Turkey allowed Christians to pray Sunday at The Sumela Greek Orthodox monastery for the first time since the country’s creation; seeking to improve the country’s record on religious tolerance and boost tourism. The three hour service at The Sumela Monastery in Turkey’s Black Sea region was the first of two sensitive Church openings the country’s government has permitted this summer.
During the service Ecumenical Patriarch Bartholomeos, the head of the Eastern Orthodox Church stated: “After 88 years, the tears of the Virgin Mary have stopped flowing.”
Greece’s Prime Minister George Papandreou who spoke after attending mass on the Cyclades Islands off the Greek mainland, welcomed the: “historic and important event.” It was a sign of bilateral rapprochement with Turkey and reflected “a spirit of cooperation and peace between us and our neighbour”.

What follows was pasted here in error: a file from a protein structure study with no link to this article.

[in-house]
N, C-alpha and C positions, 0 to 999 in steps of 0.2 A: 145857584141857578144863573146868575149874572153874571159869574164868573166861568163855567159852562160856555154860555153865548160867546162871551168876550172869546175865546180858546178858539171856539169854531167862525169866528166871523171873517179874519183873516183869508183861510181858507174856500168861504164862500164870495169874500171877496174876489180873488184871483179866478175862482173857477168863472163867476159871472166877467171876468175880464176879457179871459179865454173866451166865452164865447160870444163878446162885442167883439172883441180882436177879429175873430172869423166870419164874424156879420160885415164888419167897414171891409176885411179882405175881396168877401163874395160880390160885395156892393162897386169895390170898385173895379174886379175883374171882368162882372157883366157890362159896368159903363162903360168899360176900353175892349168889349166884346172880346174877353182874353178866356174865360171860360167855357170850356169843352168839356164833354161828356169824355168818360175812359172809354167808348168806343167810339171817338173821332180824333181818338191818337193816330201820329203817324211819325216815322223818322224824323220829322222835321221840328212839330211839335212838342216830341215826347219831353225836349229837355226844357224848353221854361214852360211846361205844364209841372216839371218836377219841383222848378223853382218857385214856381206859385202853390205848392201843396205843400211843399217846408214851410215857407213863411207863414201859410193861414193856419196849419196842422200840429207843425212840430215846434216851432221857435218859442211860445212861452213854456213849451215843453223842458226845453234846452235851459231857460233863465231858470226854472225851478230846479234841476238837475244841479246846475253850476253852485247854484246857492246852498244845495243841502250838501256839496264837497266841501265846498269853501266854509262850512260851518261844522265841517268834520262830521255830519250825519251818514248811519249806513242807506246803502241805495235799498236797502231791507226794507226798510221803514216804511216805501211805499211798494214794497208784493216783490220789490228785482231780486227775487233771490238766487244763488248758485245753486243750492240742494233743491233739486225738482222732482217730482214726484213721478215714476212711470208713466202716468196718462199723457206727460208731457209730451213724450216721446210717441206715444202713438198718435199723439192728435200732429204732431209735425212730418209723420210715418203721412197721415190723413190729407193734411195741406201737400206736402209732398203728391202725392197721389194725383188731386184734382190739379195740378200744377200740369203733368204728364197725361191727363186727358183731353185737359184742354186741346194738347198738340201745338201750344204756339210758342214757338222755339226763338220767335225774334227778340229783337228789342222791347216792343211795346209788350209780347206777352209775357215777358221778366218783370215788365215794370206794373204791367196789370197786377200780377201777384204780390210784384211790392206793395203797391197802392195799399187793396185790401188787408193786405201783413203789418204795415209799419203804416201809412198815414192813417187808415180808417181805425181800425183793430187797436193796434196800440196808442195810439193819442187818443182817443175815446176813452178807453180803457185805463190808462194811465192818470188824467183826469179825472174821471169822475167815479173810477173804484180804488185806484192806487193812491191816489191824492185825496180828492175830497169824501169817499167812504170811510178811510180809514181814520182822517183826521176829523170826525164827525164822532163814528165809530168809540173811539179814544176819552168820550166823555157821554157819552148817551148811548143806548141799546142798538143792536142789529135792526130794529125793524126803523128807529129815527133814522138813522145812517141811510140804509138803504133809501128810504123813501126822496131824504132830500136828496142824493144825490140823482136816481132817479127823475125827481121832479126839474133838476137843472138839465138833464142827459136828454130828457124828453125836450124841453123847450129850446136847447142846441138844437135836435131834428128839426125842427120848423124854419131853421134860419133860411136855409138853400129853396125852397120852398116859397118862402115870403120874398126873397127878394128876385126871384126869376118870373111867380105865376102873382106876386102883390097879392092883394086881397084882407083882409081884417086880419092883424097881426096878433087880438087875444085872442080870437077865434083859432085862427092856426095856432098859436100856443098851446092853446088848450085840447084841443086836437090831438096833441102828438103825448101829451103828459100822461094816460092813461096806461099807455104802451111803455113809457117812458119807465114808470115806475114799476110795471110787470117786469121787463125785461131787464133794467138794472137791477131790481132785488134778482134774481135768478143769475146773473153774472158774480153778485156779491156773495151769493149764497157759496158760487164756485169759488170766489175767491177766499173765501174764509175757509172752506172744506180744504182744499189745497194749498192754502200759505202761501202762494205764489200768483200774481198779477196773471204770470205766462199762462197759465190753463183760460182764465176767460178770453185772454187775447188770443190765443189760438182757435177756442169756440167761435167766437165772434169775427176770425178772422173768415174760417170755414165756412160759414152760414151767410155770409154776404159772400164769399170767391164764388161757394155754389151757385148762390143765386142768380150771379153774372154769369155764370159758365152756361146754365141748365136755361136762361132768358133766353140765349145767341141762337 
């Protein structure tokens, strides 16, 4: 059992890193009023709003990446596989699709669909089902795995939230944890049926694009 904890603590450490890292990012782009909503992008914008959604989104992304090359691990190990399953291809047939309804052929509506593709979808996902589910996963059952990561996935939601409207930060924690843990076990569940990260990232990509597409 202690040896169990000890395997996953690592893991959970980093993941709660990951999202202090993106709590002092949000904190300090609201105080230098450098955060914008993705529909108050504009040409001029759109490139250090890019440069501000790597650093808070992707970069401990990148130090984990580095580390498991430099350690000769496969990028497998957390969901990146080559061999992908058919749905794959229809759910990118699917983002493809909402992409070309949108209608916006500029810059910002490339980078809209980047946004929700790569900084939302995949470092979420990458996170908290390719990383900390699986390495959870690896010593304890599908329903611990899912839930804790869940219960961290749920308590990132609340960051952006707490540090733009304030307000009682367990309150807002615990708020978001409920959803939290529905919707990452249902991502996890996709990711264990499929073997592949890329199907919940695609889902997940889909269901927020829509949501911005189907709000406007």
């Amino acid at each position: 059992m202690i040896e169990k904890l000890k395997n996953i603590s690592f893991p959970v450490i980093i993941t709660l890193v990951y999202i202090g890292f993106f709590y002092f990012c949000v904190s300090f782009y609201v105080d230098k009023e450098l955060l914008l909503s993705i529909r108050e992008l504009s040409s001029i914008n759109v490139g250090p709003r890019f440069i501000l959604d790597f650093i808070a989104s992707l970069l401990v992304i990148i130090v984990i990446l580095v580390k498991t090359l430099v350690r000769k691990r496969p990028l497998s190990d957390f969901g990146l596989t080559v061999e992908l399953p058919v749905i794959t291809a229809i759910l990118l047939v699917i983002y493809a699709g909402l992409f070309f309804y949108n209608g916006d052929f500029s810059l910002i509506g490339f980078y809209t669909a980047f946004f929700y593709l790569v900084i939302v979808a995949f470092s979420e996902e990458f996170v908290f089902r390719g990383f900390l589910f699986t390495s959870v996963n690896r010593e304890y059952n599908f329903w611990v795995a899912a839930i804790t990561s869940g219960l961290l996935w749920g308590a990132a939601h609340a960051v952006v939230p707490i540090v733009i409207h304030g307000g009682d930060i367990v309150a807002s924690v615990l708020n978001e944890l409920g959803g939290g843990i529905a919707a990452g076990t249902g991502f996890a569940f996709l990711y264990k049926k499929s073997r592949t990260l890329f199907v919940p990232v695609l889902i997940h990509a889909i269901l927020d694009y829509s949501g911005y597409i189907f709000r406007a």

The site is of particular importance to Pontian Greeks, whose ancestors fled the region around the Black Sea during fighting after World War I and dispersed in Greece and Russia. When Turkey fought Greece between 1920-22 during its War of Independence, several tens of thousands of Pontian Greeks were massacred as they went into forced exodus.
On Sunday around 500 Pontians were allowed into the 4th monastery, while about 2,000 others from Istanbul, Greece, Russia and Georgia watched the mass on a giant television screen outside.